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Classical Guitar Technique:
How to Stabilize Scordatura (open, non-standard) Tunings
By Douglas Niedt
Copyright Douglas Niedt. All Rights Reserved. This article may be reprinted, but please be considerate and give credit to Douglas Niedt.
What is Scordatura?
"On this next piece I use scordatura tuning" sounds a lot more impressive than "On this next piece I use dropped-D tuning." But scordatura (pronounced score-dah-too-rah) is just a fancy word for altered and open tunings. It comes from the Italian word scordare which actually means to mistune.
The New Grove Dictionary of Music and Musicians tells us scordatura is:
"A term applied largely to lutes, guitars, viols and the violin family to designate a tuning other than the normal, established one. Scordatura was first introduced early in the 16th century and enjoyed a particular vogue between 1600 and 1750. It offered novel colours, timbres and sonorities, alternative harmonic possibilities and, in some cases, extension of an instrument's range."
For us guitarists it also makes possible the execution of wide intervals, intricate string crossings, interesting chord voicings unavailable with standard tuning, and greater resonance on certain chords in certain keys often with the addition of open string drones.
Our strings are made of nylon or nylon-like compounds. Unfortunately, nylon has "memory." When we tune a string down in pitch, it wants to return upward to its "remembered" tension or pitch. Conversely, when we tune a string up in pitch, it wants to return downward to its "remembered" tension or pitch.
It's bad enough trying to keep the guitar in tune in standard tuning. When you change the tuning of the strings, how in the world do you get the guitar to stay in tune?
How to Fix It
This month's technique tip gives you the simple and easy answer: Tune past the destination note.
As an example, let's say you want to tune the sixth string down to "D" and keep it there. Here is what you do. On most nylon-string guitars it takes about three half-turns of the tuning machine knob (or key) to tune the sixth string down to "D" (a half-turn is a 180 degree rotation of the knob). To "trick" the string's "memory," turn the tuning knob six half-turns down instead of three. That takes the string way past its destination of "D." Let it sit for about five seconds. Then turn the knob back up three half-turns which brings it approximately back to "D." That's all there is to it. Those three extra turns, going down past your destination note and then back up, help "set" or stabilize the string at its new pitch. It will still creep up a little bit, but very little. In his excellent book, Tuning the Guitar by Ear (published by Mel Bay Publications), Gerald Klickstein recommends tuning down nine turns and up six. Experiment and see what works for you.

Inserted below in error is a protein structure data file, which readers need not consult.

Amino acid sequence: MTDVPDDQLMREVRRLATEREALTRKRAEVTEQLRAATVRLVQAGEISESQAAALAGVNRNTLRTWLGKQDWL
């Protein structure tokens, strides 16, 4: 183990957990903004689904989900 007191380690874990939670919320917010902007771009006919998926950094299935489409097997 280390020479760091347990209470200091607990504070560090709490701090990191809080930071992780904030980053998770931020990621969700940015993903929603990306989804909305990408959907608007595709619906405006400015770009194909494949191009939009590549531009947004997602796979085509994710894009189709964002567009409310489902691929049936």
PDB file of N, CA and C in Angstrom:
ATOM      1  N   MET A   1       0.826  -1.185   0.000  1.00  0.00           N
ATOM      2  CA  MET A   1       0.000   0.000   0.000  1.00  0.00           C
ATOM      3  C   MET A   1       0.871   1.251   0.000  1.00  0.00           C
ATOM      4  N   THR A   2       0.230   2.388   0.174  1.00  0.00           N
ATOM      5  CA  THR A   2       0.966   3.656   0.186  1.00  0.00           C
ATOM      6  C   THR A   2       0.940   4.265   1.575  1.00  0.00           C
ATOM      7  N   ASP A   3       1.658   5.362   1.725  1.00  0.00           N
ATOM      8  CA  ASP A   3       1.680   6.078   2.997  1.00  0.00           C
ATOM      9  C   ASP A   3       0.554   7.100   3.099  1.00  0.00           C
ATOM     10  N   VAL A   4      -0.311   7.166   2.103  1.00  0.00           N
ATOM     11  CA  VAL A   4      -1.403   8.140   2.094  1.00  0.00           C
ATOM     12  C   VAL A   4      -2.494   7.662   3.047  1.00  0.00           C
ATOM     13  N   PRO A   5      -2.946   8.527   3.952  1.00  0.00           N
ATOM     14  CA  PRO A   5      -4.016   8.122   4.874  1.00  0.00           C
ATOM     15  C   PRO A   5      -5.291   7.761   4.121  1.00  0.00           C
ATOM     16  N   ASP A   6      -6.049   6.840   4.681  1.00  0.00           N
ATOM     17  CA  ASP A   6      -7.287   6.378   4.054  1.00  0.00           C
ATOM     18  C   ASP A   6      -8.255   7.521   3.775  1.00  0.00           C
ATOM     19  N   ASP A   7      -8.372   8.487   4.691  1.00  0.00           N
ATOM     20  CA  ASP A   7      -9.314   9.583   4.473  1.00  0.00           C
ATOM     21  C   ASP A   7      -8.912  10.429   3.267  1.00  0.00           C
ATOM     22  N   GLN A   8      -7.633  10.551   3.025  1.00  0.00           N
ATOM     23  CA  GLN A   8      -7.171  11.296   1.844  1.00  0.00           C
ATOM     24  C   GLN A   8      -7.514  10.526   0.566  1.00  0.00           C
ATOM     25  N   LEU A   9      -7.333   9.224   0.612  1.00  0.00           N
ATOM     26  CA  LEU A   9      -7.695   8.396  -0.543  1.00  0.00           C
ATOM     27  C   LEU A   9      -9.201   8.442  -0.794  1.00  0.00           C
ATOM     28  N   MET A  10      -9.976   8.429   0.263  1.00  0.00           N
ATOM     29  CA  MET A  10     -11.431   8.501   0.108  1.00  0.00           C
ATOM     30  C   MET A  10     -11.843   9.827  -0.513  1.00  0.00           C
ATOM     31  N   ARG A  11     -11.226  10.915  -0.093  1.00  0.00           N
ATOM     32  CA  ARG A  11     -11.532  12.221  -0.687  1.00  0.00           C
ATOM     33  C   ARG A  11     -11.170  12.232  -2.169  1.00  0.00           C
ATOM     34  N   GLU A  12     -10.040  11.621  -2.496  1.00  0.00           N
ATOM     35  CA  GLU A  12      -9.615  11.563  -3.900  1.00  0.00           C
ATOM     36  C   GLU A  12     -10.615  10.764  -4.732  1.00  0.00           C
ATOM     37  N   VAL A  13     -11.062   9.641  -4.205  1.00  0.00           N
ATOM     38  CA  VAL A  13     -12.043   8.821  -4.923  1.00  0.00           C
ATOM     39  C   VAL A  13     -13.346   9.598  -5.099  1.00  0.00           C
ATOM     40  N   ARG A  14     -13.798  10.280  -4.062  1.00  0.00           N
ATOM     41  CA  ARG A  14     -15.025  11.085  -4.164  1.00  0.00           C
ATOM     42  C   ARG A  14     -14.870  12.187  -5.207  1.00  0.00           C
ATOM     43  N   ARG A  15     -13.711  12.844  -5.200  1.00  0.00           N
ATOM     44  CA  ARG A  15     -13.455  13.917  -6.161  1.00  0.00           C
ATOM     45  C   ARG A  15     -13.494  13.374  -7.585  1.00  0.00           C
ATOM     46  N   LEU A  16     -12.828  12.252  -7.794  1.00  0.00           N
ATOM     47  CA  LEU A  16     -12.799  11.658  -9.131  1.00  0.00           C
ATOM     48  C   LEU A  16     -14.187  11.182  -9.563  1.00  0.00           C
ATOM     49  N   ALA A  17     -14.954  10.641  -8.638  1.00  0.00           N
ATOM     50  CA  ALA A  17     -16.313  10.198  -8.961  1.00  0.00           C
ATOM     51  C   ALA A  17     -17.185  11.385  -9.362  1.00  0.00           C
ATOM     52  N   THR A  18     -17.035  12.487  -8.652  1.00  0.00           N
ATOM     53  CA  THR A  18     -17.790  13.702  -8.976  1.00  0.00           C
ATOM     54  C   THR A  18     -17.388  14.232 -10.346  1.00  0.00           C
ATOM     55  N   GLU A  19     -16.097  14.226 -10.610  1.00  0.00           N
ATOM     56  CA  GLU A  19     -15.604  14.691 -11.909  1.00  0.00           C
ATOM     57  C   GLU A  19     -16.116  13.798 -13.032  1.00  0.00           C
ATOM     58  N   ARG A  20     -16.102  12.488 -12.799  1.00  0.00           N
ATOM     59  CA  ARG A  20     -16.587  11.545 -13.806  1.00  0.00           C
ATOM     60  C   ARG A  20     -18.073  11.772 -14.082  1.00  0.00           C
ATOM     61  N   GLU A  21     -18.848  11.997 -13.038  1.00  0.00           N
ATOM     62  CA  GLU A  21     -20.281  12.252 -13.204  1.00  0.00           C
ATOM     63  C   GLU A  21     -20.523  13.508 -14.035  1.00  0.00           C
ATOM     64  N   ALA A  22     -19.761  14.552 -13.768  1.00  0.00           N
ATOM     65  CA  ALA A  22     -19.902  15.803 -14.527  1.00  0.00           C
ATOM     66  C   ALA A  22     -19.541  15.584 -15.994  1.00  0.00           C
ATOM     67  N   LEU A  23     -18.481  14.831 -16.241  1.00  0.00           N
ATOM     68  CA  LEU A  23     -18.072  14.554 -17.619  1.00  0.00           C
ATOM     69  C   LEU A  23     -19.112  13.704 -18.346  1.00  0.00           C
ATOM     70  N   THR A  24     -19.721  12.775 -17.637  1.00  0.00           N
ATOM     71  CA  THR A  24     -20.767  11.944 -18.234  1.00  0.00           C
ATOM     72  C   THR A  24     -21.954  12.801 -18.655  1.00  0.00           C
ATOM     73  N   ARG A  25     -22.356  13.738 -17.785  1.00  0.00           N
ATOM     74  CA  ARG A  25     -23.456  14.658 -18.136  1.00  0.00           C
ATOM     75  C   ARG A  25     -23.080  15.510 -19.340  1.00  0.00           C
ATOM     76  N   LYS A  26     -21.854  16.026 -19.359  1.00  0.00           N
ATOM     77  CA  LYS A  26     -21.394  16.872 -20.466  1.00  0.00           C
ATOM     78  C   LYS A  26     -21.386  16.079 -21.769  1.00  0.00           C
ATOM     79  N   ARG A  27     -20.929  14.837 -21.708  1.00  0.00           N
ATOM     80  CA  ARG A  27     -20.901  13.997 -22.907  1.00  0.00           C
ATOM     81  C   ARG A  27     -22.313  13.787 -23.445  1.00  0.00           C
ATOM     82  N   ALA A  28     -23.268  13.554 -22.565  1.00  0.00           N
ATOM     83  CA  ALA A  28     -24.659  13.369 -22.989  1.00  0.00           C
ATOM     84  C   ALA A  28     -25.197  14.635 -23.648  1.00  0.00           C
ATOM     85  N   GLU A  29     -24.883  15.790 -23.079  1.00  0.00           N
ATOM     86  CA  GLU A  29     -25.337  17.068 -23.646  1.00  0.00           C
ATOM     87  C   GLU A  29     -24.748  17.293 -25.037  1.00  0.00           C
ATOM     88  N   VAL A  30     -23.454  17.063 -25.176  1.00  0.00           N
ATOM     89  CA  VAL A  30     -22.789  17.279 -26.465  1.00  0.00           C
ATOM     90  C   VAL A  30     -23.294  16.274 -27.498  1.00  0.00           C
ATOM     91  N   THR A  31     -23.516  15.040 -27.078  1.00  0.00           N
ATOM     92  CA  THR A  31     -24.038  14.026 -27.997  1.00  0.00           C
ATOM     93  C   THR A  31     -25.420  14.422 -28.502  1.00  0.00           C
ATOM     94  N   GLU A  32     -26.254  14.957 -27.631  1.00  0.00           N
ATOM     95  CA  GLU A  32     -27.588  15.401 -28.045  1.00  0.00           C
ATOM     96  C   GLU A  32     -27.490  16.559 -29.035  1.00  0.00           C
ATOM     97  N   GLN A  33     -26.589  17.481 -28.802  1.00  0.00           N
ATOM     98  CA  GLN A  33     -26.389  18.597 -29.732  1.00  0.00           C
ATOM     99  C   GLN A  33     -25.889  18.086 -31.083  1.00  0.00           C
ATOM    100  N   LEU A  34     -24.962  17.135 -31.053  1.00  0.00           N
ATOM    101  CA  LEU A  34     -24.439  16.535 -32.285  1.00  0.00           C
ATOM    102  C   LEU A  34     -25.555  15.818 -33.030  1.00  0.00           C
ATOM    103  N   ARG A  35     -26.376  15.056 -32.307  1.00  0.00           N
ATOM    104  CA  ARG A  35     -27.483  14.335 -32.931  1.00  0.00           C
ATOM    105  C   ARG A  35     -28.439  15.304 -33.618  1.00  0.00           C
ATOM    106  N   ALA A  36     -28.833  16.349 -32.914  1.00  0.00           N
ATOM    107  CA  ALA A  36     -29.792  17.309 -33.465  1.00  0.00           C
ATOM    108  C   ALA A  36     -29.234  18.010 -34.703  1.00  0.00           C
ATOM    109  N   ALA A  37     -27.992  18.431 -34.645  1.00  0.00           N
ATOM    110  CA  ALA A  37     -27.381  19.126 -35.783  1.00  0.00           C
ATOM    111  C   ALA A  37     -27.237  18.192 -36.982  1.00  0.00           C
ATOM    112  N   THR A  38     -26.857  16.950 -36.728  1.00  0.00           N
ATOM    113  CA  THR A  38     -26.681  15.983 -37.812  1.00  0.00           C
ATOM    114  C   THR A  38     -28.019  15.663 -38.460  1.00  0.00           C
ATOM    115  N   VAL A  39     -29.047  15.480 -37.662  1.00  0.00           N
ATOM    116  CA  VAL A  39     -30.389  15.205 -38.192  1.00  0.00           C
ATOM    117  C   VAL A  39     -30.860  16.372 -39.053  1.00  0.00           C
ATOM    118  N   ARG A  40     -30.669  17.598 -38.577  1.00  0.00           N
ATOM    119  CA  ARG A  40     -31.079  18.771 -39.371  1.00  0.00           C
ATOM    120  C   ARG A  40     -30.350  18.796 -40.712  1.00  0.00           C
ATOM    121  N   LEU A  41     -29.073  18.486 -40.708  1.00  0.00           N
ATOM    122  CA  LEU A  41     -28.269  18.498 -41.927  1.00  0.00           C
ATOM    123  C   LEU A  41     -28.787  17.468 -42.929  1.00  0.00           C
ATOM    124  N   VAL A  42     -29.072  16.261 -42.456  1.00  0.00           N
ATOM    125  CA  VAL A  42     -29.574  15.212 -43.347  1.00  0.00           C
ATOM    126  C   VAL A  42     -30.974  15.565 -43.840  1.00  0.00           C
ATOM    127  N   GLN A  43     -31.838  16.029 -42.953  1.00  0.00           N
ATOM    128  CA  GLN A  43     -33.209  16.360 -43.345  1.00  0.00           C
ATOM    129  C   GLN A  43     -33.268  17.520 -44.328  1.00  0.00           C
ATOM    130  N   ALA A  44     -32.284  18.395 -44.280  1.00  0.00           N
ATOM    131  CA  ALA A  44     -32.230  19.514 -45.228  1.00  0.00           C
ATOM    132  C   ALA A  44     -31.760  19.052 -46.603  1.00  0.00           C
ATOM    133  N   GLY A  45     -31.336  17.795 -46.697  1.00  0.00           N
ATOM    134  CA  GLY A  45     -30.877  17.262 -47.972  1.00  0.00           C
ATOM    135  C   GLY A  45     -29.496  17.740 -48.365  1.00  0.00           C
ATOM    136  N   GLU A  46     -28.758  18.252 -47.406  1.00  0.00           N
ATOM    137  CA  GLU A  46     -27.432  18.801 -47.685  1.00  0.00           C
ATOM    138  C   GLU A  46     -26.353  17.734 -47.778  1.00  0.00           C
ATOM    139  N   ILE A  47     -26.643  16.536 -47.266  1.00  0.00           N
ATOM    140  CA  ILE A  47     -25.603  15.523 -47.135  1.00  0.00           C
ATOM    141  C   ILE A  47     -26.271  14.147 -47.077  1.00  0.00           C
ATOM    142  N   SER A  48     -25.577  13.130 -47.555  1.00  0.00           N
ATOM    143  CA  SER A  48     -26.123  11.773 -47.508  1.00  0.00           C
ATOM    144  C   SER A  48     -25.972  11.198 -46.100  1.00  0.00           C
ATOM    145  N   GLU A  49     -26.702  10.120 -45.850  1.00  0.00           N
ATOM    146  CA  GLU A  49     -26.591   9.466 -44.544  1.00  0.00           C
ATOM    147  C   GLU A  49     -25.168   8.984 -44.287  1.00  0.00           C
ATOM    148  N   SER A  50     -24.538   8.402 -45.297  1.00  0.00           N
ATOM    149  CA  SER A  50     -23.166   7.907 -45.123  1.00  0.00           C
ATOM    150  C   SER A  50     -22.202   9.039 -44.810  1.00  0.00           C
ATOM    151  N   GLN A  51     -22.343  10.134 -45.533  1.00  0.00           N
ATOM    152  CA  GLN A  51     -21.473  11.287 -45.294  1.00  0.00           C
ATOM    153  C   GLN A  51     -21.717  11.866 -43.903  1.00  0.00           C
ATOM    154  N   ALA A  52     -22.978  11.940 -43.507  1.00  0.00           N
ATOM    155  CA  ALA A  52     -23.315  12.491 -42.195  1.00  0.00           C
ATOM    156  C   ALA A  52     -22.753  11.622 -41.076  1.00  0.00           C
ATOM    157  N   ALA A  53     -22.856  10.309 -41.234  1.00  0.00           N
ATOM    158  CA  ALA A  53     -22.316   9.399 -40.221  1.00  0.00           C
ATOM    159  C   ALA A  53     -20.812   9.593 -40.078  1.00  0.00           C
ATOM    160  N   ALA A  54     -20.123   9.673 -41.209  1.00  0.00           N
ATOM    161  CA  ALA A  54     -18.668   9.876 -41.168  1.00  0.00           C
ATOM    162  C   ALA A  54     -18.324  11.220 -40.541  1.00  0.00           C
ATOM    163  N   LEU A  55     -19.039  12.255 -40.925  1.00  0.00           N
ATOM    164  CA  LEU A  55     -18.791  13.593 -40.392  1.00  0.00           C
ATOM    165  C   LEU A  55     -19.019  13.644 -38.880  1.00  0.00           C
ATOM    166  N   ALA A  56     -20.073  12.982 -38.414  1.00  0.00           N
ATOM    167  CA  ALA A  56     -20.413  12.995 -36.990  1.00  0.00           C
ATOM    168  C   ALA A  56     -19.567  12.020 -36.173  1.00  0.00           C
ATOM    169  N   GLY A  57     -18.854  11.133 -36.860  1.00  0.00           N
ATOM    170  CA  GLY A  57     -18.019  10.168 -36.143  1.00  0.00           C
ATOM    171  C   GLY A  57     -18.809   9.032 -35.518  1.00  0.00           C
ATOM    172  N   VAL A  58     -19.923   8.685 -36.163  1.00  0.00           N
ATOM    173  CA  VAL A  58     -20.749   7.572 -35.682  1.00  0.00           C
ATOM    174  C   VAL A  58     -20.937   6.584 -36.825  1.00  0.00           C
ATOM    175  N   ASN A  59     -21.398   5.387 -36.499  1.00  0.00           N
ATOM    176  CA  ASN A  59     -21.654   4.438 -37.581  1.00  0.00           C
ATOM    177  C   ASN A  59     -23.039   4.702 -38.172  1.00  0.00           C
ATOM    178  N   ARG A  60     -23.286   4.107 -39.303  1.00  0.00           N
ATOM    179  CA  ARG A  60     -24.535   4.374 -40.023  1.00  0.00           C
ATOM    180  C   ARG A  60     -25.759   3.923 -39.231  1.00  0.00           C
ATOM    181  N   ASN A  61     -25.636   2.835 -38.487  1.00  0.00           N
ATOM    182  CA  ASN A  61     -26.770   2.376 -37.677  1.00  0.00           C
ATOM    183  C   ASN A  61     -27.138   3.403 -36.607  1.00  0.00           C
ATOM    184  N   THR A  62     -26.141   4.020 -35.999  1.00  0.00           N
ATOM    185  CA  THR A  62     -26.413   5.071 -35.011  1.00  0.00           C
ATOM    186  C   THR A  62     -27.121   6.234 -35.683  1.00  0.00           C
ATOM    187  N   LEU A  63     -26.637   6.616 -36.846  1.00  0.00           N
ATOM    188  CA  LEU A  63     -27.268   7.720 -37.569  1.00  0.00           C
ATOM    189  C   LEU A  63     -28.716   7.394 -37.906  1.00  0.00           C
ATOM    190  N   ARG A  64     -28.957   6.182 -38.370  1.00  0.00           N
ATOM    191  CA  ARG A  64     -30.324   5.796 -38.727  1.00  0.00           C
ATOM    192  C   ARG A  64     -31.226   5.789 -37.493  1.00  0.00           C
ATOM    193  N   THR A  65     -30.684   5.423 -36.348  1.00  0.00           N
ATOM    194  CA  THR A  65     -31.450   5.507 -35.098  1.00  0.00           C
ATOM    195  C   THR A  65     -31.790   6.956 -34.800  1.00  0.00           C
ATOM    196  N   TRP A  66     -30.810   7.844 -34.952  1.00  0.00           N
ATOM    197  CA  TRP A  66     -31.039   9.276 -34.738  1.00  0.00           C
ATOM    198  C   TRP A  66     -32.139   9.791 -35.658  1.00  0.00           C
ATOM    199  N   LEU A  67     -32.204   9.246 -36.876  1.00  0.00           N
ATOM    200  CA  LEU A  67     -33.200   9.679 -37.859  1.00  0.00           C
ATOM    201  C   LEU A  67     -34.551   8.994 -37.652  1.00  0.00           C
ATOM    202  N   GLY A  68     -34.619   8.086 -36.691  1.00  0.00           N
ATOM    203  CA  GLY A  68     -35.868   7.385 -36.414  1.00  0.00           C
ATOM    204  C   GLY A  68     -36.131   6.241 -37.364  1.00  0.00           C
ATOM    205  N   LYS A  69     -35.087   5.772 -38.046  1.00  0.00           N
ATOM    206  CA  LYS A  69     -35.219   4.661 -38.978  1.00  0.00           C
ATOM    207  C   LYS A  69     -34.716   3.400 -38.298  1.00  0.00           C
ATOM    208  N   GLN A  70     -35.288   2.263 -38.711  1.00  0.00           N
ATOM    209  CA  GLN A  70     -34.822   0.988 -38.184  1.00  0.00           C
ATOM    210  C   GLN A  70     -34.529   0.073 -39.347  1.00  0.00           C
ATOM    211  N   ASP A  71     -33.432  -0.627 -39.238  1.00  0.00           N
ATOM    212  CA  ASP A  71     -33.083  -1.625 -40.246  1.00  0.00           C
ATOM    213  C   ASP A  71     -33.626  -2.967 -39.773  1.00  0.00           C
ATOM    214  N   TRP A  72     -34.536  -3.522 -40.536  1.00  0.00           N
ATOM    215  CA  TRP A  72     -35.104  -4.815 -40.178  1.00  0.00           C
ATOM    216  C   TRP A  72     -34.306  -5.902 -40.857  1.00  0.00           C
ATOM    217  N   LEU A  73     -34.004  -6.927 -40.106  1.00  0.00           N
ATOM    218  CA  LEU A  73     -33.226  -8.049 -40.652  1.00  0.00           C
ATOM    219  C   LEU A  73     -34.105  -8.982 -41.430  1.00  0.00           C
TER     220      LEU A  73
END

Then, to tune the sixth string back up to "E" after playing in dropped-D tuning, turn the tuning knob up six half-turns. Again, this takes you way past your destination pitch of "E." Let it sit about five seconds. Then turn the tuning knob back down three half-turns which brings it back approximately to "E." Once again, those three extra turns that take you up past your destination note help restore the string's "memory" so it stabilizes back on "E" with very little string drift afterward.
Some people pull or tug on the string after tuning it down or up. Personally I don't recommend it. It may help stabilize the string, but doing so repeatedly, wears out the string faster. Some people say that tugging on a string at the soundhole area can stretch the string unevenly, resulting in a ruined string that won't play in tune. I have also observed guitarists tug on a string and then accidentally let go of it, producing an unintended and very embarrassing "Bartok pizzicato."
In a concert situation, after tuning the string past its destination and waiting for it to "set," I kill time for five to ten seconds by briefly rechecking the tuning on the other strings. Then I return to the scordatura string and take it to its final destination.
Tuning the string past its destination is effective with any string or group of strings although the number of turns required may vary from string to string and even guitar to guitar. Experiment to figure out what your guitar requires. And finally, although I haven't had it happen to me, tuning a really old or defective string up three half-turns past its destination could possibly break it. So be sure to keep relatively fresh strings on your guitar—after all, she (he, it) responds best when well-taken care of…